Good analysis of this strange bill.
Dan Walters: Global warming bill is political symbolism with consequences
By Dan Walters -- Bee ColumnistPublished 12:01 am PDT Wednesday, August 30, 2006
Politicians -- especially those seeking re-election -- love symbolic acts that send attractive messages without, or so they hope, any political or financial cost.
Assembly Bill 32 is, in the main, a symbolic act by Republican Gov. Arnold Schwarzenegger and his newly found friends in the Legislature's Democratic leadership that aligns California with the cause of fighting global warming -- in effect ratifying the Kyoto greenhouse gas treaty that the Bush administration has shunned.
AB 32 is, however, a symbolic act with potentially major economic and social consequences, which puts it in a different category and explains why it has become the most contentious issue of the legislative session's final week.
The guts of the bill, rolling back California's carbon dioxide emissions to 1990 levels by 2020, implicitly would require California industry to make immense investments in equipment -- if they choose to remain in the state rather than move to Nevada or some other state without carbon emission controls. Schwarzenegger and other advocates contend that the carbon-reducing transition can be made without adversely impacting the state's economy. Business critics call it a "job killer."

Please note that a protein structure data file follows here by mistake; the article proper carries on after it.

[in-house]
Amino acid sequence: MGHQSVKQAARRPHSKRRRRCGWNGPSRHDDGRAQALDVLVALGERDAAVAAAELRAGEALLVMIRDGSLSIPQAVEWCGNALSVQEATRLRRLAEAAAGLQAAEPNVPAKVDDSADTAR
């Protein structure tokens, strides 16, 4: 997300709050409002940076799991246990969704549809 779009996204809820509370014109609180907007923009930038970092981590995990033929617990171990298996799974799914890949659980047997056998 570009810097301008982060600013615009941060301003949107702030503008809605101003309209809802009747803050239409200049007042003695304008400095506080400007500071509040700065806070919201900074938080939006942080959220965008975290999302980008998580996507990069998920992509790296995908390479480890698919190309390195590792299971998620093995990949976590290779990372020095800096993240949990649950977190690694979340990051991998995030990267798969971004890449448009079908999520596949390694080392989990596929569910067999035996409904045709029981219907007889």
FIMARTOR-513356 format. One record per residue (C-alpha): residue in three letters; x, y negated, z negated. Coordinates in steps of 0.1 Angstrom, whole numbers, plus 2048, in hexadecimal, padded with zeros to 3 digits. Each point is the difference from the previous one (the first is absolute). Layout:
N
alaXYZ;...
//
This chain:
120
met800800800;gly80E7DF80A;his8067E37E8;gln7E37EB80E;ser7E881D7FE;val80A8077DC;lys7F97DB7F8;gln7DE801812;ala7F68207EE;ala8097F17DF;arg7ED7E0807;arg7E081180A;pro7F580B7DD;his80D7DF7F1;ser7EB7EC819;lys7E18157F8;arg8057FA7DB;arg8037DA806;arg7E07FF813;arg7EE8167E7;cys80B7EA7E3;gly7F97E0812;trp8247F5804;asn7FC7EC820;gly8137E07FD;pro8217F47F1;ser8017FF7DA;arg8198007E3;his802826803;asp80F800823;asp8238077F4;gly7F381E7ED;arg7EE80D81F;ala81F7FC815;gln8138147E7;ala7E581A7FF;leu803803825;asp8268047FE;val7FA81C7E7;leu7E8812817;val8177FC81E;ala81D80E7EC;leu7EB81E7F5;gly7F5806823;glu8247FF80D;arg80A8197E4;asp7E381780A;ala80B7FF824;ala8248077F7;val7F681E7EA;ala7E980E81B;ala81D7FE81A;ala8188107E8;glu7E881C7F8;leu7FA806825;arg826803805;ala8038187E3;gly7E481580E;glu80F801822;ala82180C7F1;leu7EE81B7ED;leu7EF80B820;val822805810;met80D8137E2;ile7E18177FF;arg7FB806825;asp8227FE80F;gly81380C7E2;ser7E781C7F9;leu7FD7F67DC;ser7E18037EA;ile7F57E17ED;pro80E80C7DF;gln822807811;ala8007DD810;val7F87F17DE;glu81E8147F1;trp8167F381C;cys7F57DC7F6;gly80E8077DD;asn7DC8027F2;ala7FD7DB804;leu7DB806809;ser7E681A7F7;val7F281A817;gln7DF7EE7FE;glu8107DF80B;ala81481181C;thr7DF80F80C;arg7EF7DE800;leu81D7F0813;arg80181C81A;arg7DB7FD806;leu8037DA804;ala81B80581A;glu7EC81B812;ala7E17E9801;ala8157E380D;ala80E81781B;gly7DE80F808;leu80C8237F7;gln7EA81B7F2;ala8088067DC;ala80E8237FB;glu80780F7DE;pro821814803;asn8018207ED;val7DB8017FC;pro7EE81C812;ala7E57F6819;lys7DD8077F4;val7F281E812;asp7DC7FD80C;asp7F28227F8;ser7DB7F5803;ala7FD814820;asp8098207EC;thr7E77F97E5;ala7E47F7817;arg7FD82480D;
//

Let's assume that global warming is a fact, that it represents a real threat to humankind's future and that it's essentially a human-caused phenomenon. If so, a global commitment to carbon emission reduction would be urgently required, but while many words have been spoken, the commitment so far exists mostly on paper. The huge, rapidly developing industrial economies of India and China, for example, are exempted from the Kyoto treaty's emission standards -- as if Mother Nature would somehow distinguish between Chinese carbon and California carbon.
The lack of a true global commitment is what makes AB 32 an essentially symbolic act. Even if the state's carbon emissions were reduced to 1990 levels as decreed, it would mean nothing if other major economies didn't join the effort.
Perhaps California should join the global warming crusade, or perhaps not. But even if it should, what's the big rush? We're talking, after all, about standards that wouldn't kick in until sometime in the next decade, so why is there this frantic effort with all sorts of last-minute amendments aimed at making the measure a little more palatable?